Is this double taxation?
The short answer is no,
its not. Our service is simply the attempt
to recover a portion of the costs incurred to
mitigate an emergency incident.
The confusion lies in the
misunderstanding of the "Municipal Cost
Recovery Rule". This rule bans government
agencies from suing for some response costs. The
courts came to the conclusion that this was a
type of "taxation through litigation".
The court felt, however, that
if the local government agrees that the costs of
certain public services should be borne by the
parties whose conduct necessitates that service
(rather than the taxpayers in general), then it
has the right to enact a statute by ordinance or
resolution to expressly authorize recovery of
Virtually all state
legislatures have passed laws stating that the
responsible party is liable for the mitigation
costs of those incidents, rather than the
taxpayers in general. Most municipalities need to
pass ordinances to specifically define what they
will hold the responsible party accountable for.
Is billing legal?
In all states its legal
to bill for some services a fire department
provides. Depending on the state and local laws,
most fire departments can recover many of their
costs for responding to emergencies like motor
vehicle incidents, hazmat calls, car fires, false
alarms, gas pipeline and power line incidents,
structure fires, water incidents, special rescue
calls, and more.
Some states are more
restrictive, but it is still legal to bill for
many services. There are websites saying
its illegal to bill in some states, but
thats false and usually in regards to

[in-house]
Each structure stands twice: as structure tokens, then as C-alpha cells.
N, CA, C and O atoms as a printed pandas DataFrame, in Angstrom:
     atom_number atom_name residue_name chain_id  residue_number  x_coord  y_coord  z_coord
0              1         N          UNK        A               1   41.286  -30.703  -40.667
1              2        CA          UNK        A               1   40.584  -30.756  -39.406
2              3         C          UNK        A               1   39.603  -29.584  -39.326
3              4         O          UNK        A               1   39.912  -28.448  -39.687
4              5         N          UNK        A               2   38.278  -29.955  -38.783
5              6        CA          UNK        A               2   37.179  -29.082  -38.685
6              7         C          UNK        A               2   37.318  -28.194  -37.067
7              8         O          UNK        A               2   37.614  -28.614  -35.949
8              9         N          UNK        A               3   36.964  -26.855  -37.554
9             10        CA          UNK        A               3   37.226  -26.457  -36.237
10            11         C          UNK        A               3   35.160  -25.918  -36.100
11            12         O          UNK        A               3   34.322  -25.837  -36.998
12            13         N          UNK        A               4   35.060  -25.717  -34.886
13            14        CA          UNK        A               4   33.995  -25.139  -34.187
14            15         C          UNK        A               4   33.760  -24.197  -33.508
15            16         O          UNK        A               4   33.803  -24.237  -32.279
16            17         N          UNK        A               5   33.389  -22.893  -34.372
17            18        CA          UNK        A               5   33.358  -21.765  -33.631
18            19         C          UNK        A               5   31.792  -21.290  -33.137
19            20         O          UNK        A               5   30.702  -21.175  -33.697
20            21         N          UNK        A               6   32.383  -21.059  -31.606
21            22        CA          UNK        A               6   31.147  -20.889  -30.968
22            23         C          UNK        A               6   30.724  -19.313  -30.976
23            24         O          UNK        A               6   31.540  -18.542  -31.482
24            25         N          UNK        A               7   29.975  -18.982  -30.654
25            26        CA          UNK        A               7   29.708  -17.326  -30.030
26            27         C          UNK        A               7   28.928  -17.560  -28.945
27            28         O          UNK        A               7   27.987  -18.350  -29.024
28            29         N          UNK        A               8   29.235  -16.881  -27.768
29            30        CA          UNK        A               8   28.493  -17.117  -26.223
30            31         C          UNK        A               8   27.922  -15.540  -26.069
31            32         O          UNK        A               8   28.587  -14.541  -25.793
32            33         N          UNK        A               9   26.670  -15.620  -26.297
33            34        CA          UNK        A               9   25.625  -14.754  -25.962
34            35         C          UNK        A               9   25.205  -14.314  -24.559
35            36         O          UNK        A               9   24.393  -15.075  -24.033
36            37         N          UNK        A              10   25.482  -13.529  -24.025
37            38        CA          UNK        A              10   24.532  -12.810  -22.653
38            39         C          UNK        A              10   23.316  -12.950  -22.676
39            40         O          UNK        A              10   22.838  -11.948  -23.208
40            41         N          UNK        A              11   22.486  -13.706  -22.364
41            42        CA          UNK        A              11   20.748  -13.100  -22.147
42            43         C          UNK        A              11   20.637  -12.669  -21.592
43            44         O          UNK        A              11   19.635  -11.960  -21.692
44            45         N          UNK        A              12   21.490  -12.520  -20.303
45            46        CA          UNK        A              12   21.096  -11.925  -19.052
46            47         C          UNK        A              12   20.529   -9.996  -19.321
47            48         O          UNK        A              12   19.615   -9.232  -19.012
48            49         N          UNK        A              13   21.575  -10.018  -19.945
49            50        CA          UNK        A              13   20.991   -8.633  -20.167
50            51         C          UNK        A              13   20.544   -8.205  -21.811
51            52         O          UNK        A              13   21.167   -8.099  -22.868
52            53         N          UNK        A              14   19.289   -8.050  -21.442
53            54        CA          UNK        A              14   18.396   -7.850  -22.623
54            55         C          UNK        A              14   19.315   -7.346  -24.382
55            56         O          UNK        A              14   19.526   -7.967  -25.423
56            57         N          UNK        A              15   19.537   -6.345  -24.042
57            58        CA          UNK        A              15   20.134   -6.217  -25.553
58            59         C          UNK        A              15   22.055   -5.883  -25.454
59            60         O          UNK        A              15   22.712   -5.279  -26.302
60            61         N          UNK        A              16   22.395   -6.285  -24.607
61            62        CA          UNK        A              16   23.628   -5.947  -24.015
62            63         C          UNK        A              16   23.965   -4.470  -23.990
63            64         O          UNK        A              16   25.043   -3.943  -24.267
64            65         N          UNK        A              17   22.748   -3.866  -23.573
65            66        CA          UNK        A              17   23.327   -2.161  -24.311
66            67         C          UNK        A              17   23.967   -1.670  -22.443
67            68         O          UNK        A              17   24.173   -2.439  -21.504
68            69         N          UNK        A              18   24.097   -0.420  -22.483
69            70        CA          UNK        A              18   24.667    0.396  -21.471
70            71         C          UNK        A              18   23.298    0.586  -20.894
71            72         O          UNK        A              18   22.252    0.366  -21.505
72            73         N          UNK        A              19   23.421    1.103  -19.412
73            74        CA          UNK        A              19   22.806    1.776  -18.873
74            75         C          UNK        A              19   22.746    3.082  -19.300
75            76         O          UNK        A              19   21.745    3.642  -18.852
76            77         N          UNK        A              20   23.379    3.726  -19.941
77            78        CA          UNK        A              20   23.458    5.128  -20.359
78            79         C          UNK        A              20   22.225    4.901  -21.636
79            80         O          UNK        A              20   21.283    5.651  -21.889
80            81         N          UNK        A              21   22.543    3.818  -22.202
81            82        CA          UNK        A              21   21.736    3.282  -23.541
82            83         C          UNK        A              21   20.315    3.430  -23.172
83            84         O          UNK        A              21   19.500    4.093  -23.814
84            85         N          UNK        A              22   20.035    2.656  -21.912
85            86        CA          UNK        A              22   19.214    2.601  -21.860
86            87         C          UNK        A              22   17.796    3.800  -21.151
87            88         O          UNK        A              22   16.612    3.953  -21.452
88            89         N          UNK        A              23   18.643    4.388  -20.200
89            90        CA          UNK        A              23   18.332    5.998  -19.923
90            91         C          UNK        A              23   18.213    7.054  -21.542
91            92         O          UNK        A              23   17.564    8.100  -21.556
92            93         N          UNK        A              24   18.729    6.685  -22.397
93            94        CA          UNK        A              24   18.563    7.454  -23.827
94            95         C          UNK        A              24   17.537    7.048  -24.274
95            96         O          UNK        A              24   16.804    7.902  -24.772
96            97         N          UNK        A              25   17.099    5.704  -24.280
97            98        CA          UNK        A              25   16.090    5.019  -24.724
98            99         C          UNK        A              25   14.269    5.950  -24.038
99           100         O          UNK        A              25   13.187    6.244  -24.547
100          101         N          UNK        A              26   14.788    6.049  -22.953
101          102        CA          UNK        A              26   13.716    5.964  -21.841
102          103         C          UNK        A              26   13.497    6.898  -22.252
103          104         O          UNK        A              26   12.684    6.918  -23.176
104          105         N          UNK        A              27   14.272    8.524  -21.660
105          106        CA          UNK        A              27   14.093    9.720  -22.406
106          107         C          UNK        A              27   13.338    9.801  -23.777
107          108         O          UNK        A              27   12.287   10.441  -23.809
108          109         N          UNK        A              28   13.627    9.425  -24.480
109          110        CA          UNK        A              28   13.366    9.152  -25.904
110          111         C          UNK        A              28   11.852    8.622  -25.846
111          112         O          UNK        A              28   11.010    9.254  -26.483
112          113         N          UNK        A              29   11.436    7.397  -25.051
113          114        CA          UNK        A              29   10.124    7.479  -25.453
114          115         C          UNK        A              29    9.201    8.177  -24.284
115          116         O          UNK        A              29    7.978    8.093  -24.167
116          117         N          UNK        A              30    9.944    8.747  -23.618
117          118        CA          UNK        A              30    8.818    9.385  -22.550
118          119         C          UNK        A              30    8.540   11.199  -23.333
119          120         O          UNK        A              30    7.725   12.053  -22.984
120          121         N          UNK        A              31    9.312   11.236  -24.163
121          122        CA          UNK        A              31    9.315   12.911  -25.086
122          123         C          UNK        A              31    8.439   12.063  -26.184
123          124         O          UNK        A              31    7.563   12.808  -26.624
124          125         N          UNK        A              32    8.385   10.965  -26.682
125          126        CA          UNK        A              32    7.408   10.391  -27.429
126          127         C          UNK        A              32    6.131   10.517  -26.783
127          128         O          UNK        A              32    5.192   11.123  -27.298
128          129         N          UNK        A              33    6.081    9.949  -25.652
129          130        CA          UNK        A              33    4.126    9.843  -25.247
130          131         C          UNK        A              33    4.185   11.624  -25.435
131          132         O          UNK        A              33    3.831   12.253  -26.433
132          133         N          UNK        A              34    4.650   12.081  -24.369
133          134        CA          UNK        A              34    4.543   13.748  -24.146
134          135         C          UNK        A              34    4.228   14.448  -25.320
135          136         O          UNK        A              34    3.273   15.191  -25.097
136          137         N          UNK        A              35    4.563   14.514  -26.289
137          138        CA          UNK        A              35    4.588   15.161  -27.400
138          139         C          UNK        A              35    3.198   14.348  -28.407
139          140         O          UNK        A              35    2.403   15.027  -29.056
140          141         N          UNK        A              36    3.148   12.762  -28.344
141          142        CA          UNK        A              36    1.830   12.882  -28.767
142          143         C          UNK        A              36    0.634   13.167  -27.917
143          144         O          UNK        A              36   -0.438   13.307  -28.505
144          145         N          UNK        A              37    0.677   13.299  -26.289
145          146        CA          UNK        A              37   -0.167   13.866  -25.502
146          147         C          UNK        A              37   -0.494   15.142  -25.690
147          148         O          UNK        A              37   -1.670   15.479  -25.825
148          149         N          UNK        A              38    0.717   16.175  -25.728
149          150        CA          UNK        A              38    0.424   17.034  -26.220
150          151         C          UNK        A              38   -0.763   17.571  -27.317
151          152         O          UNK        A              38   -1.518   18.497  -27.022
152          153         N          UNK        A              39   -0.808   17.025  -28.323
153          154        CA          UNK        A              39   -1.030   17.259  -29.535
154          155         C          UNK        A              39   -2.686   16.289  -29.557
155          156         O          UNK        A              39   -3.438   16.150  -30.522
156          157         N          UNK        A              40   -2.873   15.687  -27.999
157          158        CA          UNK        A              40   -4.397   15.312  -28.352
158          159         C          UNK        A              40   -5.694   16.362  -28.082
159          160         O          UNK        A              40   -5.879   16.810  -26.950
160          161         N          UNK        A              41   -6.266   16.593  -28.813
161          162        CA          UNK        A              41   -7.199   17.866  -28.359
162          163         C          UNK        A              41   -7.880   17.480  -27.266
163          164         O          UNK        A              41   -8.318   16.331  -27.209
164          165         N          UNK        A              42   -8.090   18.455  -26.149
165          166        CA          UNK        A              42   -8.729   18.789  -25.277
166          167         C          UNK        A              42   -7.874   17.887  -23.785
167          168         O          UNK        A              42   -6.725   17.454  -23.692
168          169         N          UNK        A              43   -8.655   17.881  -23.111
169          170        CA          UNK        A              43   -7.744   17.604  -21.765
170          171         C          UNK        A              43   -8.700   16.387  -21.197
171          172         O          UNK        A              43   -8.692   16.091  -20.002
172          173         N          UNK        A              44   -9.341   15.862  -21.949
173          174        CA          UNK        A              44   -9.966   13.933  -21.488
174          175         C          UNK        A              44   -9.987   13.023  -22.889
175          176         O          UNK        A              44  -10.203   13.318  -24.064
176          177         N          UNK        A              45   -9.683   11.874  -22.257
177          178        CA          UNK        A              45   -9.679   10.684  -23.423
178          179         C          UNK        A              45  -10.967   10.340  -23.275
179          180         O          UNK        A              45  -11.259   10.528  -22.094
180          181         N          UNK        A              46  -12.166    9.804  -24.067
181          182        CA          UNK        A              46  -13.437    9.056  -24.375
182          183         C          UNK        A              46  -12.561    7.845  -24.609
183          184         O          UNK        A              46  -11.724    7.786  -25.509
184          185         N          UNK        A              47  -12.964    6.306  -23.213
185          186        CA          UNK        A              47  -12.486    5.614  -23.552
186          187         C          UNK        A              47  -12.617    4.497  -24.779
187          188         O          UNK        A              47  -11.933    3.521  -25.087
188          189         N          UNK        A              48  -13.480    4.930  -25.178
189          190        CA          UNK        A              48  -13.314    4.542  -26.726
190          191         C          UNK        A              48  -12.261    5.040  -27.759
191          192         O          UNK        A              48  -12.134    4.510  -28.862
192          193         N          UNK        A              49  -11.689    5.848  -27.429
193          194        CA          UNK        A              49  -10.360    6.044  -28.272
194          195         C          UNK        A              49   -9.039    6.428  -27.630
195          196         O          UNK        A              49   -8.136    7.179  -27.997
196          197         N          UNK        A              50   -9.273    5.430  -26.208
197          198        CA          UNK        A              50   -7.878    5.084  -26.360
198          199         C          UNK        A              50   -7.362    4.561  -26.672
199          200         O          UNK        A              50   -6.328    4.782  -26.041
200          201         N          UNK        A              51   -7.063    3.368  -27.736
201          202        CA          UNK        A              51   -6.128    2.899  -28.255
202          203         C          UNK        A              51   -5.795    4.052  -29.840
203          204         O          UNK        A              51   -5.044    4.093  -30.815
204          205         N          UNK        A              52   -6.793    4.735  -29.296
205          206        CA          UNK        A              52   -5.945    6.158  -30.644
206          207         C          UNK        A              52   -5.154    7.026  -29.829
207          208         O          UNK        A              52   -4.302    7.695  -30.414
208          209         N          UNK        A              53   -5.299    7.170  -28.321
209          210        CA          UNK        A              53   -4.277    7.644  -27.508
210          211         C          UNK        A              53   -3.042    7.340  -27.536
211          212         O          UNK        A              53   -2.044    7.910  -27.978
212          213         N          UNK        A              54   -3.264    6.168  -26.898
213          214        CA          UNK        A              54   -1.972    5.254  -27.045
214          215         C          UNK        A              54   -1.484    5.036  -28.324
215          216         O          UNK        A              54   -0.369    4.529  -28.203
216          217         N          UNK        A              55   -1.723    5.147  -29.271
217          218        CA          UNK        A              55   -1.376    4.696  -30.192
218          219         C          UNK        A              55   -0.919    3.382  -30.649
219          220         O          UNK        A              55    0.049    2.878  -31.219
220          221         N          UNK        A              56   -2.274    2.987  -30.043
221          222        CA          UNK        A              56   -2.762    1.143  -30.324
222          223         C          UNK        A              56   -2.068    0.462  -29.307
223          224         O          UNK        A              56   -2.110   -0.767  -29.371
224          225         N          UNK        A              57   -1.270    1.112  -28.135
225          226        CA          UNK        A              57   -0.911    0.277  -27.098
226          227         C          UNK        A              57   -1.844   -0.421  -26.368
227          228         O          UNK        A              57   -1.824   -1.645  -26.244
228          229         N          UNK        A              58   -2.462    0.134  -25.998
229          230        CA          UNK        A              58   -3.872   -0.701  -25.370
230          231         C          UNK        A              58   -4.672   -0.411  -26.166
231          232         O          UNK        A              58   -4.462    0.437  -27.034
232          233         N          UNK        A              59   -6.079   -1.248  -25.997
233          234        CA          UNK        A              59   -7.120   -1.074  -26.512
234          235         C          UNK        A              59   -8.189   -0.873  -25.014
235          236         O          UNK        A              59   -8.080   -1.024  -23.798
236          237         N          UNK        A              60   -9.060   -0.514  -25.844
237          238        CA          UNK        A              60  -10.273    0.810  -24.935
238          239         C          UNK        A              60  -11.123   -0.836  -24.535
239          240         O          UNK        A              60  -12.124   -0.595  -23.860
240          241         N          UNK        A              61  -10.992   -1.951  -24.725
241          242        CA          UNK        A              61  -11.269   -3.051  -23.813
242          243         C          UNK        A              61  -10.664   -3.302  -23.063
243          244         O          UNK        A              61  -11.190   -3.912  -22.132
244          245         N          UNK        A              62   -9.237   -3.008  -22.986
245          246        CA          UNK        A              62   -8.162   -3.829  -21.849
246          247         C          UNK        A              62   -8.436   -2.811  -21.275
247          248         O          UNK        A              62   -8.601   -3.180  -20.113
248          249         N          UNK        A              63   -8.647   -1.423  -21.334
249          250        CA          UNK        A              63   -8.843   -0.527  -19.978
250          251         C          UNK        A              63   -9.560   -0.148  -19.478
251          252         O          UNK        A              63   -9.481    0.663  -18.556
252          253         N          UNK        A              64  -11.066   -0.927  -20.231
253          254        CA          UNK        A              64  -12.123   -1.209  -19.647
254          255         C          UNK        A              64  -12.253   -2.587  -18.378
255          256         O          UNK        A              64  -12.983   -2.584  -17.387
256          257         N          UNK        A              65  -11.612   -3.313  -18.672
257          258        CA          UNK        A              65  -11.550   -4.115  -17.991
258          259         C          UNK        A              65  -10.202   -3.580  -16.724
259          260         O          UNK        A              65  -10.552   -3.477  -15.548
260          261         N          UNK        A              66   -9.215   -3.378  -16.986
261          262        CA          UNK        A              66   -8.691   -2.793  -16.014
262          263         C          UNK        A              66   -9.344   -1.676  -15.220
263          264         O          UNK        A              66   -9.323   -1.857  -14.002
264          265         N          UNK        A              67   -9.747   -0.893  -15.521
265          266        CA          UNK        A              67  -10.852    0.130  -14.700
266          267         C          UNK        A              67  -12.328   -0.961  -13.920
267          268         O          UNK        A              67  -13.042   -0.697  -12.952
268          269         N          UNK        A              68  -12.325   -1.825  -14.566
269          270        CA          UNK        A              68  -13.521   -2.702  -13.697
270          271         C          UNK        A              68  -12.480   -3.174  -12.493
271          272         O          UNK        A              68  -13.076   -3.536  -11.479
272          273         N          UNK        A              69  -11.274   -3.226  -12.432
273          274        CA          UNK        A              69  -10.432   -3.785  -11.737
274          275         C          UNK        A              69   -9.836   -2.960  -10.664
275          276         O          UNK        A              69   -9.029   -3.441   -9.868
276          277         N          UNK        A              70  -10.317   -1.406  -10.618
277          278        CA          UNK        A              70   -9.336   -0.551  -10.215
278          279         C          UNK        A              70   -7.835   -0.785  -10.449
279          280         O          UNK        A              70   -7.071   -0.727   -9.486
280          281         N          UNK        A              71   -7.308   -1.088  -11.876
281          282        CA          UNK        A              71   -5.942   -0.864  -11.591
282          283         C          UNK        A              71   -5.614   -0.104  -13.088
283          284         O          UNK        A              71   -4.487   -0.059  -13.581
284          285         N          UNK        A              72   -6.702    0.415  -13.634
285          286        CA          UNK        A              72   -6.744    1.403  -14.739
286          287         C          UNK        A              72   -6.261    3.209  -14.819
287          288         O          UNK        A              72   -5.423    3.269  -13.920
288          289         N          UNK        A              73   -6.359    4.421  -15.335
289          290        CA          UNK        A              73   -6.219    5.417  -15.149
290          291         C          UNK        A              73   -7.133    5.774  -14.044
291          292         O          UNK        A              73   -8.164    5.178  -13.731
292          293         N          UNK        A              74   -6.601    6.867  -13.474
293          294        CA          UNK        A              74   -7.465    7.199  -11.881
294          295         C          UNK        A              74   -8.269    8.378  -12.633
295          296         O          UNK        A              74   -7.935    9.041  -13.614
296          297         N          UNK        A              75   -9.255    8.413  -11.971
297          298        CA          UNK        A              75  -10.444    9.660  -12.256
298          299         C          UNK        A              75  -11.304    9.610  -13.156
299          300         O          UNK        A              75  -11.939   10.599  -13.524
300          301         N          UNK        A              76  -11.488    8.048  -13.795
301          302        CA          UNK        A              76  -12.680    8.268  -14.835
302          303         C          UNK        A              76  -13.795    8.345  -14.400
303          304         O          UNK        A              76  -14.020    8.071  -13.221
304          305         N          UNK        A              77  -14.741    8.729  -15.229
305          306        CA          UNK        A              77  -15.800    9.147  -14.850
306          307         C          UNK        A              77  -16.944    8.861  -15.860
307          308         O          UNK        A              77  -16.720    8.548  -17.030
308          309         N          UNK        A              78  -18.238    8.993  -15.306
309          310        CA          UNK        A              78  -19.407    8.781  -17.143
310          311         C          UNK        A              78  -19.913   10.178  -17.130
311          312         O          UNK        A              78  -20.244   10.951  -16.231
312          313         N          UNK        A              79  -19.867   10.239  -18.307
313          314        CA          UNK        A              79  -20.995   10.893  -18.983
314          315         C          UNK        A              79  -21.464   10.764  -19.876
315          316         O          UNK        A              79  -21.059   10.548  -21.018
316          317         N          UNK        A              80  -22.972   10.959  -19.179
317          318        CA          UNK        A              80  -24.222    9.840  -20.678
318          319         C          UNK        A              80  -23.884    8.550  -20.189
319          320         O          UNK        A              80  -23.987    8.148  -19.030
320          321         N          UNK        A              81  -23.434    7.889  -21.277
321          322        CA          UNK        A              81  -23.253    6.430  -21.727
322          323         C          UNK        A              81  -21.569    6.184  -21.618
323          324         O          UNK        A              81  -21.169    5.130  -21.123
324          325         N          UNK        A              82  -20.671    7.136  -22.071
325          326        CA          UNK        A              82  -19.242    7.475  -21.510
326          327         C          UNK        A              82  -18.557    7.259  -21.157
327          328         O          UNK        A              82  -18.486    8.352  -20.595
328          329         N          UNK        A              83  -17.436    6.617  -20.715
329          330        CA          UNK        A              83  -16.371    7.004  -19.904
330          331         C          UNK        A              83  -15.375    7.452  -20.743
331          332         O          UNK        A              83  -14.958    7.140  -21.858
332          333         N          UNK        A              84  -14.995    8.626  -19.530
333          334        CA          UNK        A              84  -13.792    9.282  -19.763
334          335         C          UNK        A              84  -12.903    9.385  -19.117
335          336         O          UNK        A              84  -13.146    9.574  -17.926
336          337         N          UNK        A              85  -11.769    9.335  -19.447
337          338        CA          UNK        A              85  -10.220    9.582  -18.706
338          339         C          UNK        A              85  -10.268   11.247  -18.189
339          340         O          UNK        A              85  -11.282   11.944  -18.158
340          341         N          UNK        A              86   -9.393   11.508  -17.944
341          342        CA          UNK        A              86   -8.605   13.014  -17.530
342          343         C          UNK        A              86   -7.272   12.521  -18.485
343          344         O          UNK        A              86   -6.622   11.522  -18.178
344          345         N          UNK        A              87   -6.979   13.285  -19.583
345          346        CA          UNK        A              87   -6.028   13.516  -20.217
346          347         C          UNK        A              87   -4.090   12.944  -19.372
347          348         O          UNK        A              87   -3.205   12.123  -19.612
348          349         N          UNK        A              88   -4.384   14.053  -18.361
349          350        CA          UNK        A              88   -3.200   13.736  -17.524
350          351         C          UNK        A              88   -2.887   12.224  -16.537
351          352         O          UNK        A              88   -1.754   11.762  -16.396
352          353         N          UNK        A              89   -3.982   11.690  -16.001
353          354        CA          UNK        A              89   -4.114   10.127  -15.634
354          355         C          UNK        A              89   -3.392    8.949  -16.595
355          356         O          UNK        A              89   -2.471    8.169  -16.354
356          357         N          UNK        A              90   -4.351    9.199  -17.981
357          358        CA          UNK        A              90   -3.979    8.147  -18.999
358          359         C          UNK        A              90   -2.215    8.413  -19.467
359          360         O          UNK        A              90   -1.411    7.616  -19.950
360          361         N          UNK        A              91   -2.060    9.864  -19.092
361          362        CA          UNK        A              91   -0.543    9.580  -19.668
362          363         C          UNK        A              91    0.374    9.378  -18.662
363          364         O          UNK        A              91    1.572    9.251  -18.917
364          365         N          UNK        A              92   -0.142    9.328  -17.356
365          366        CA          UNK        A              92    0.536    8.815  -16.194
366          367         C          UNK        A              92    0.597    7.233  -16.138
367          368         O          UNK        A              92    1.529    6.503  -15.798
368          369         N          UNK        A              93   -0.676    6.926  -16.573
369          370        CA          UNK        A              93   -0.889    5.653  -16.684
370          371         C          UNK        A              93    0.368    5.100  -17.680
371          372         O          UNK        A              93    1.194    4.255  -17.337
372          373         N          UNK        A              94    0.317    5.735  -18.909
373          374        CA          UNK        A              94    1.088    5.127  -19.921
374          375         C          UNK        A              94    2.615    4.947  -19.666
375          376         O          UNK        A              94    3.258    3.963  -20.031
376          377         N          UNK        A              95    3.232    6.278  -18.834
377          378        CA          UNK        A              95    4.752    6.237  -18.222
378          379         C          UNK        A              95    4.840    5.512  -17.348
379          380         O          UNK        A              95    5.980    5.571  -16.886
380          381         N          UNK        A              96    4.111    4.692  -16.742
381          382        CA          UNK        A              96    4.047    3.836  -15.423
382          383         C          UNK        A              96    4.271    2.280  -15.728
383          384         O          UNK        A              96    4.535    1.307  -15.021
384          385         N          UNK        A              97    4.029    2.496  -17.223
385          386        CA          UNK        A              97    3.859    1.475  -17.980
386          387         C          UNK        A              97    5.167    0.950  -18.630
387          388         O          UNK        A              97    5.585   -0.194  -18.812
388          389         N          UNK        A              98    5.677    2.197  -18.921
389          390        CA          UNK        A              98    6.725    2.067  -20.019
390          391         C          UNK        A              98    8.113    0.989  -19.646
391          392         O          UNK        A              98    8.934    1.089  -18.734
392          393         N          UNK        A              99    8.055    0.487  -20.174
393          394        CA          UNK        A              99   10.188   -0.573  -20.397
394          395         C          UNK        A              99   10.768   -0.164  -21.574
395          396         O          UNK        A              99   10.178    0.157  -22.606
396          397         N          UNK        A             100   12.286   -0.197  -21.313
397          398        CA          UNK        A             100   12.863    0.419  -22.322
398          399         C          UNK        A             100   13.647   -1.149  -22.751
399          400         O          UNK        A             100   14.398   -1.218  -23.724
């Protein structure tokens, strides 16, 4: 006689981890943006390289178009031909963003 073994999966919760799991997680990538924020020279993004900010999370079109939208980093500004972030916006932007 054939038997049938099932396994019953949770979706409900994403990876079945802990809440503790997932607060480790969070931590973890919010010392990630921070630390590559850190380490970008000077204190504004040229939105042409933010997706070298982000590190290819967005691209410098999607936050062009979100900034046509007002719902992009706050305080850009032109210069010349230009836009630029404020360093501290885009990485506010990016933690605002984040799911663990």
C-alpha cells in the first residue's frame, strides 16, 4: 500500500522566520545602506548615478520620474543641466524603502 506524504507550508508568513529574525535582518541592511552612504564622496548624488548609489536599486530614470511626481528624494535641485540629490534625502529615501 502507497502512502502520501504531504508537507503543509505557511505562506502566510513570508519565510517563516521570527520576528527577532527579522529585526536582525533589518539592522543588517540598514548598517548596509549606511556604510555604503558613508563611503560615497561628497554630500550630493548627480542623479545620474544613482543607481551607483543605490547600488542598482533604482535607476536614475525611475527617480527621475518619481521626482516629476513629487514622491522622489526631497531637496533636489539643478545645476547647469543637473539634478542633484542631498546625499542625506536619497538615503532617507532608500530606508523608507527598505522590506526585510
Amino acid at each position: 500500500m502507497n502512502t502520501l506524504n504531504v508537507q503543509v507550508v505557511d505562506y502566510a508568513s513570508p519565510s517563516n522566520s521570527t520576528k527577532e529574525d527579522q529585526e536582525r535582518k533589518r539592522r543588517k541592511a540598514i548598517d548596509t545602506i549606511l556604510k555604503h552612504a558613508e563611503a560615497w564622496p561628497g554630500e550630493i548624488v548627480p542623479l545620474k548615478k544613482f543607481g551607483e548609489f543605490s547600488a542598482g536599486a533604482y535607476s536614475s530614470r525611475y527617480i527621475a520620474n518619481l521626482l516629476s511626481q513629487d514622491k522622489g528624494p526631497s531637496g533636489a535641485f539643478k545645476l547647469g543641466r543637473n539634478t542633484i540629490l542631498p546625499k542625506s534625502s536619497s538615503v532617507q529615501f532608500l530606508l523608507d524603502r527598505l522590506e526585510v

police departments - the laws have nothing to do
with our fire departments. We have a database of
laws by state, so if a fire department wants to
know their options to bill, they can just email
or call us.
How long has fire department
billing been around?
Some fire departments have been
billing for services for over 15 years although
it has become much more common in recent years.
This is very similar to when ambulance billing
began a few decades ago. The reality is most fire
departments funding is down while their
costs are steady or rising. Many fire departments
have only three choices; they can lower services,
increase taxes, or begin billing the at-fault
party for services rendered.
How much will your billing
There is absolutely no charge
to you. We simply take a portion of only what we
collect as our fee.
What is the potential
revenue for billing Motor Vehicle Incidents?
Because we have the highest
collection rate in the industry, our clients
average about $500 per run!
How were these mitigation
Fire Recovery USA surveyed
dozens of fire departments nationwide in order to
determine the average time-on-scene, type of
equipment, materials and supplies, and labor used
during the various types of responses that we
wanted to pursue for our clients. The mitigation
rates were determined by itemizing costs for a
typical run (from the time a fire apparatus
leaves the station until it returns to the
Using these surveys we put
together various "billing levels" to
describe the typical responses a fire department
provides to various incidents. These levels are
based on a normal response for each category.
Being an average, some of the actual calls would
have justified a slightly higher billing level
while others would have justified a slightly
lower billing level.
These rates are based on actual
mitigation costs using amortized schedules for
apparatus (including useful life, equipment,
repairs, and maintenance). Labor rates include an
average departments actual burdened costs
and not just a firefighters wage. These
true costs include wages, retirement benefits,
health benefits, workers comp, etc.
Have these rates been
accepted by the industry?
Using our current client base
as a sample, our actual collection rate of over
75% for several years is proof that these rates
have been justified to the satisfaction of the
insurance companies paying these claims.
And why wouldnt they be?
These rates are real theyre the
actual mitigation costs to provide the services
rendered. The small amount of claims not being
paid (less than 25%) are typically due to things
like an excluded driver on the policy, the
insurance policys limits being exceeded, a
lapse in the policy, or some other unusual